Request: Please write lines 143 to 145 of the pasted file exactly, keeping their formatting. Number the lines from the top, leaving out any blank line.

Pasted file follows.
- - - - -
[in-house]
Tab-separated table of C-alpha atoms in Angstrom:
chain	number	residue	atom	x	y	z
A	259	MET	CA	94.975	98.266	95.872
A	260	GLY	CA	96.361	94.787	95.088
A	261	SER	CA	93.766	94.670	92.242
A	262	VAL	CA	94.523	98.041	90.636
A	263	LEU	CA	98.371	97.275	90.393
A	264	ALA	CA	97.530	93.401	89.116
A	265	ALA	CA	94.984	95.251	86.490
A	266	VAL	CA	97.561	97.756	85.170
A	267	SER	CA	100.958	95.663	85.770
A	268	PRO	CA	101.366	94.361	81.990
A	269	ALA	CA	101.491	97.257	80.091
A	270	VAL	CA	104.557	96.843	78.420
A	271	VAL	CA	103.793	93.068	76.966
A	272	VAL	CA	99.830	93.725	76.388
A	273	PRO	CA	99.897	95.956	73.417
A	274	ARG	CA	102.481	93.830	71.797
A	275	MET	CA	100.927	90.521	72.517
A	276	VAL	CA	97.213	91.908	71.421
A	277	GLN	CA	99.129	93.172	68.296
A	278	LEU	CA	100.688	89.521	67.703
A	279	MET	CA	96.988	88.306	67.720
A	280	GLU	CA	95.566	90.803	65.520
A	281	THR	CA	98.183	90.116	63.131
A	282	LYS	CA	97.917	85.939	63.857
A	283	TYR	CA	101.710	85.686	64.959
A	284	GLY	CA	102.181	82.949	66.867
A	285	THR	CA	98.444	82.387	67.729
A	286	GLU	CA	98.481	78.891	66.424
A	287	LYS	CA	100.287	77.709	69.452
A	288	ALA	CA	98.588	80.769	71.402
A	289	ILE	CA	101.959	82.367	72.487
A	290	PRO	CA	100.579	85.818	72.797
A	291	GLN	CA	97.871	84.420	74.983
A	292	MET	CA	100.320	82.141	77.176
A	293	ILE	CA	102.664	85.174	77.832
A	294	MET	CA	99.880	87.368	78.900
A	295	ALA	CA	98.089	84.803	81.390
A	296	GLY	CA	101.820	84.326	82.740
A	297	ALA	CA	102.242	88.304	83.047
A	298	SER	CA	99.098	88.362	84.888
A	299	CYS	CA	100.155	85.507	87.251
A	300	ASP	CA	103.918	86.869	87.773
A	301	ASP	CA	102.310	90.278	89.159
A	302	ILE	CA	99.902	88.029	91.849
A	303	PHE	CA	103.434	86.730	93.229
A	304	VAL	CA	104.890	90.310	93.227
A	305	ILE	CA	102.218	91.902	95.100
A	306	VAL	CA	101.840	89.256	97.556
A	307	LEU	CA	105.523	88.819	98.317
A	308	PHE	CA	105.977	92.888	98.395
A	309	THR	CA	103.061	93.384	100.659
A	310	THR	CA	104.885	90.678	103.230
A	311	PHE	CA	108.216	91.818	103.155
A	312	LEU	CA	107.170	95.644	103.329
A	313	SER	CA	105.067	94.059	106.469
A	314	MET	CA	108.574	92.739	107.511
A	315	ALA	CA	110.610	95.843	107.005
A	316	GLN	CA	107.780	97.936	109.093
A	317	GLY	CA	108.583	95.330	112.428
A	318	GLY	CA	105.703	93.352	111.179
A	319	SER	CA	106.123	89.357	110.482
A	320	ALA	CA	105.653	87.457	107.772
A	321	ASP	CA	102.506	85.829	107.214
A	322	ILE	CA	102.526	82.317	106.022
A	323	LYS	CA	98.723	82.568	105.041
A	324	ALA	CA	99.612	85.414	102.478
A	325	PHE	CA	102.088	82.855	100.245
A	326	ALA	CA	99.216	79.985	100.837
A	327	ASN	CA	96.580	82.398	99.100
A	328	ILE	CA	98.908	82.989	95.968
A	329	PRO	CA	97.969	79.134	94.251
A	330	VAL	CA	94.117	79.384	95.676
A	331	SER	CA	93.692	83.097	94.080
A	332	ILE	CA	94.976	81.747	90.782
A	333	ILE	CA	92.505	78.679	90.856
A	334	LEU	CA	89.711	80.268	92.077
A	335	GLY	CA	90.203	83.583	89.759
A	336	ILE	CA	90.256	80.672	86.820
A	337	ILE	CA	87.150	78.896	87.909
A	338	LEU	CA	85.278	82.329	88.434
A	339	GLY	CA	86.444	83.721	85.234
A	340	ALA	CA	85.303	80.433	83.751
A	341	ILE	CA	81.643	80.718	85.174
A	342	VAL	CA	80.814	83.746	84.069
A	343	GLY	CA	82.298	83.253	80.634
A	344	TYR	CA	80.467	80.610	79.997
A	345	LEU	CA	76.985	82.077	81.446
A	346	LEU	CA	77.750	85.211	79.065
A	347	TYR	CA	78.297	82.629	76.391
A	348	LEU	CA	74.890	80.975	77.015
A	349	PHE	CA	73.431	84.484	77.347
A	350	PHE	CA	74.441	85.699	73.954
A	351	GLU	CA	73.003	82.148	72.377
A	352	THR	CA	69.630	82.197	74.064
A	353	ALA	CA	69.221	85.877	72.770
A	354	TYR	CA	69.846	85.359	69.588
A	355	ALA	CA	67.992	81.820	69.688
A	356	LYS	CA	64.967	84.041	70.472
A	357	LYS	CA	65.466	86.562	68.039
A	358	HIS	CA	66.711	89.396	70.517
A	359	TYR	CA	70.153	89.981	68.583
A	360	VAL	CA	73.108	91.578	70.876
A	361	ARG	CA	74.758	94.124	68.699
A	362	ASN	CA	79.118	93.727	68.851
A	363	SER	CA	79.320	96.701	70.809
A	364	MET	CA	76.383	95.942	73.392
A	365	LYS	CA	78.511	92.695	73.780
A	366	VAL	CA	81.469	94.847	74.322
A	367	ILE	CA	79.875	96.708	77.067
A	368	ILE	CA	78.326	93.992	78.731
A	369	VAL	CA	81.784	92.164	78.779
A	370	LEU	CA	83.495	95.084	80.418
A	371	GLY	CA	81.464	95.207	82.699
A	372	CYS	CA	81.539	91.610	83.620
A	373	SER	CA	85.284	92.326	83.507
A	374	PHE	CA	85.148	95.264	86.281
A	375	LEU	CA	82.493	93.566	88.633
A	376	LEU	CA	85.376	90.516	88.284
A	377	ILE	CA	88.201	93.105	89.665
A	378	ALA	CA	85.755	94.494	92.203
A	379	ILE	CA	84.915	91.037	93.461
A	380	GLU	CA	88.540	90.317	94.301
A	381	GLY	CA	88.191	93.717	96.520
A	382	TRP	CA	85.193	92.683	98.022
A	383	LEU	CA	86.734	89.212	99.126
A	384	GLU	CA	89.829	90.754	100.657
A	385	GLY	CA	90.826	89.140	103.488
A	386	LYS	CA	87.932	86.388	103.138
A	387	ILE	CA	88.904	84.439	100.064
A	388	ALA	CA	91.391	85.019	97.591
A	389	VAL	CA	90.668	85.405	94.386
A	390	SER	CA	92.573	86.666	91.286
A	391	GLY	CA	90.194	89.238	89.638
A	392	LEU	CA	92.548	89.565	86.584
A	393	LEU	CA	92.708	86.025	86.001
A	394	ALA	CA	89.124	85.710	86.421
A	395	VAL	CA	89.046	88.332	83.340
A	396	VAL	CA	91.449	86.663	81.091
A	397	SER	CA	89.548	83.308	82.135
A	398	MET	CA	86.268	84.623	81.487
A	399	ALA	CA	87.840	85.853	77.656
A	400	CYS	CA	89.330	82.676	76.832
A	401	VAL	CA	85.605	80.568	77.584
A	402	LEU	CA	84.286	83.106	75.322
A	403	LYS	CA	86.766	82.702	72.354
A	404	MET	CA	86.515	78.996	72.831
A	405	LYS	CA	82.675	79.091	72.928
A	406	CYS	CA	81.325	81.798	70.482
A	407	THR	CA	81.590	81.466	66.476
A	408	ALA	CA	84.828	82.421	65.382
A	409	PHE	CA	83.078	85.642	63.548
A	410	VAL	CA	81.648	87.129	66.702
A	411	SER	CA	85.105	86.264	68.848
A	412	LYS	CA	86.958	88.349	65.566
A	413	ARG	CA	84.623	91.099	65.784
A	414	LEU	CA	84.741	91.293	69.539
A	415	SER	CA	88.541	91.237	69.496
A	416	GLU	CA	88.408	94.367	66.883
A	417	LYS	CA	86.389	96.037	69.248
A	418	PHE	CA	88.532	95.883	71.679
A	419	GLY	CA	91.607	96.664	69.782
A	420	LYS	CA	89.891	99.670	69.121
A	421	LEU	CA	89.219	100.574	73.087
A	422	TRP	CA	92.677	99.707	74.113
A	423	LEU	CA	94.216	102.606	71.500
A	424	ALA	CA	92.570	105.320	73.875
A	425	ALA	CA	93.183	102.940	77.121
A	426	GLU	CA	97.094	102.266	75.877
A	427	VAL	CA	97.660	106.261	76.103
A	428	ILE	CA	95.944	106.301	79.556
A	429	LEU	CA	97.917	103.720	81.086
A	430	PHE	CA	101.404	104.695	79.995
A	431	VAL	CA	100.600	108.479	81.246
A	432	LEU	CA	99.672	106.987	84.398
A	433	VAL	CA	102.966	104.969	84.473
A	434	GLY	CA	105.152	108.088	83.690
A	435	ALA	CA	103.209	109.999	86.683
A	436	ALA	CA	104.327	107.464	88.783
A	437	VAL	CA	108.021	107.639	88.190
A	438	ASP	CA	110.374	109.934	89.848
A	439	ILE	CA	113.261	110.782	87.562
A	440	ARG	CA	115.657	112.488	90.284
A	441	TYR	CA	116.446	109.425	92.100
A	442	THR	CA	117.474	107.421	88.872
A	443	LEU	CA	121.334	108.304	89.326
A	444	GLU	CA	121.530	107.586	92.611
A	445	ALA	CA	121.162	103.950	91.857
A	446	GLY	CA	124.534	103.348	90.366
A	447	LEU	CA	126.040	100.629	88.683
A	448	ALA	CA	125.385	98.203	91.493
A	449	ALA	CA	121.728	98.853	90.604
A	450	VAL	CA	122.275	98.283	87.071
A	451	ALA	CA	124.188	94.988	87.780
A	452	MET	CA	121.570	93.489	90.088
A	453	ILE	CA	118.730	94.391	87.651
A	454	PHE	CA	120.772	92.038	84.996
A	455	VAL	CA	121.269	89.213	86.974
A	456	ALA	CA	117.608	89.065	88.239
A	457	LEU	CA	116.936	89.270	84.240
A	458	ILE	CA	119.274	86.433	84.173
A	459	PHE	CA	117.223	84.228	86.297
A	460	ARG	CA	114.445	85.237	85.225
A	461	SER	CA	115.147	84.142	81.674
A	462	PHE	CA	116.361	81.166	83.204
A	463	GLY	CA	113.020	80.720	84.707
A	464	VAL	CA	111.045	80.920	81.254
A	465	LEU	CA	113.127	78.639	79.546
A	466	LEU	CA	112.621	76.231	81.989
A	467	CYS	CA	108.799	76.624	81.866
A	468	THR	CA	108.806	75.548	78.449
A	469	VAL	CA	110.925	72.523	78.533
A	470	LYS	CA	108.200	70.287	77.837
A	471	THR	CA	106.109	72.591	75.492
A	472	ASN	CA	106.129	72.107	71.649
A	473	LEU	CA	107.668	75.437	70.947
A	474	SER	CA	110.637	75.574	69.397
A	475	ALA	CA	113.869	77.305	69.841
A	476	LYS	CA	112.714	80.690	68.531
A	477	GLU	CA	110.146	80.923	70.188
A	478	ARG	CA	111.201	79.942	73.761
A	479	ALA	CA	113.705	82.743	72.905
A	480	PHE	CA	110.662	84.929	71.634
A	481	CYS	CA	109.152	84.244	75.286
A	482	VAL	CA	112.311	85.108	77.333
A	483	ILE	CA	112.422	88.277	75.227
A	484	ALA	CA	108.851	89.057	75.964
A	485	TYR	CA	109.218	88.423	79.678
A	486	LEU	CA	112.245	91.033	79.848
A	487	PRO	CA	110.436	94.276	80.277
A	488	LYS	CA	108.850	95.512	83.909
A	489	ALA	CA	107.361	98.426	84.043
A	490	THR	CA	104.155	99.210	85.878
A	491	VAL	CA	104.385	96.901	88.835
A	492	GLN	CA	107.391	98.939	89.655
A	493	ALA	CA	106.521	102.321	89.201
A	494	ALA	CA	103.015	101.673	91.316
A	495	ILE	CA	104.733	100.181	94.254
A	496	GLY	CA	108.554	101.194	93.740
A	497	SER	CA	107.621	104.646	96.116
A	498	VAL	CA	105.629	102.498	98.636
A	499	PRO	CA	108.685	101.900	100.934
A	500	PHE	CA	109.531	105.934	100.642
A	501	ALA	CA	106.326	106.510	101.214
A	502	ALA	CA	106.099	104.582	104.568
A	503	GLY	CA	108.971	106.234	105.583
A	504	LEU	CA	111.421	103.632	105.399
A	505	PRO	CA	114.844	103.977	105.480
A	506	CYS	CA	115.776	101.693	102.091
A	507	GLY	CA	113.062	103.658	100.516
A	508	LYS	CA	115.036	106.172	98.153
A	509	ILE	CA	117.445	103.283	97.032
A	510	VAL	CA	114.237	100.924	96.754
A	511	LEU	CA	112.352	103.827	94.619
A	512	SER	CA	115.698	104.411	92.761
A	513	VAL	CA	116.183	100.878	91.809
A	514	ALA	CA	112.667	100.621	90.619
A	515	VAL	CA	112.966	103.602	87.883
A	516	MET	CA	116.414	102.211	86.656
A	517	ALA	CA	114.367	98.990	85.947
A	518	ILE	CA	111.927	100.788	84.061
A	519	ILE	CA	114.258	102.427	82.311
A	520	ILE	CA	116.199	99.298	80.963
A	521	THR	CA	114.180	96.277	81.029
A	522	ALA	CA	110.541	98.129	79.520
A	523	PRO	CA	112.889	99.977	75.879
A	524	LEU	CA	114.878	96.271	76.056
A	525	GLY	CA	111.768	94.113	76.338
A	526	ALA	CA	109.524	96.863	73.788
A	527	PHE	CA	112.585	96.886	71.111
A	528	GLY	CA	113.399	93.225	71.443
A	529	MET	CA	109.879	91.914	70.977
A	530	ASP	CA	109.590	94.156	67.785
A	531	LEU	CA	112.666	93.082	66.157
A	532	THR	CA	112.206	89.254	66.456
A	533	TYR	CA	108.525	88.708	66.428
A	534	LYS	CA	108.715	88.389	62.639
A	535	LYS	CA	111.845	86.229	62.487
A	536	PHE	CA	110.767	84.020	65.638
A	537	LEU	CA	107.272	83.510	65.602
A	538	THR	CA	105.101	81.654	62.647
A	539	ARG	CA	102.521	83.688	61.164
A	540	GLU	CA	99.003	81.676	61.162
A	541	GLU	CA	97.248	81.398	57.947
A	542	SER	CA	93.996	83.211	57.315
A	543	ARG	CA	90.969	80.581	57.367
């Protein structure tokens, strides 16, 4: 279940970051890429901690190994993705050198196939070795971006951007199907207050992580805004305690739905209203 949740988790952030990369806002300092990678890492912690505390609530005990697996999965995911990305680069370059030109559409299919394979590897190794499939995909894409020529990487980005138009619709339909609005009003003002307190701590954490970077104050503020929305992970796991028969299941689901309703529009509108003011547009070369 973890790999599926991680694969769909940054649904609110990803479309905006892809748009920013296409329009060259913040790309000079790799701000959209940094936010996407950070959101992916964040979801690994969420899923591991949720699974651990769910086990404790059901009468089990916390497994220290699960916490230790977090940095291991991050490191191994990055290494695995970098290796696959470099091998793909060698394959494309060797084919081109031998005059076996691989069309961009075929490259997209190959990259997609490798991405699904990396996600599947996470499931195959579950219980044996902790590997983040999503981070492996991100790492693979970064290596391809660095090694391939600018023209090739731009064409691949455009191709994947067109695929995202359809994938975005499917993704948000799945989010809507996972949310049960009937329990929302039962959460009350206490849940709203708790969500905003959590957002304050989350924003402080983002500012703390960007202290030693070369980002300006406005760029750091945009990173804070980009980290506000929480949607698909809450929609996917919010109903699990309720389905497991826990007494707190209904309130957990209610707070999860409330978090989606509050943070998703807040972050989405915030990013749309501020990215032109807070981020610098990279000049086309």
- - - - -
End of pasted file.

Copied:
A	398	MET	CA	86.268	84.623	81.487
A	399	ALA	CA	87.840	85.853	77.656
A	400	CYS	CA	89.330	82.676	76.832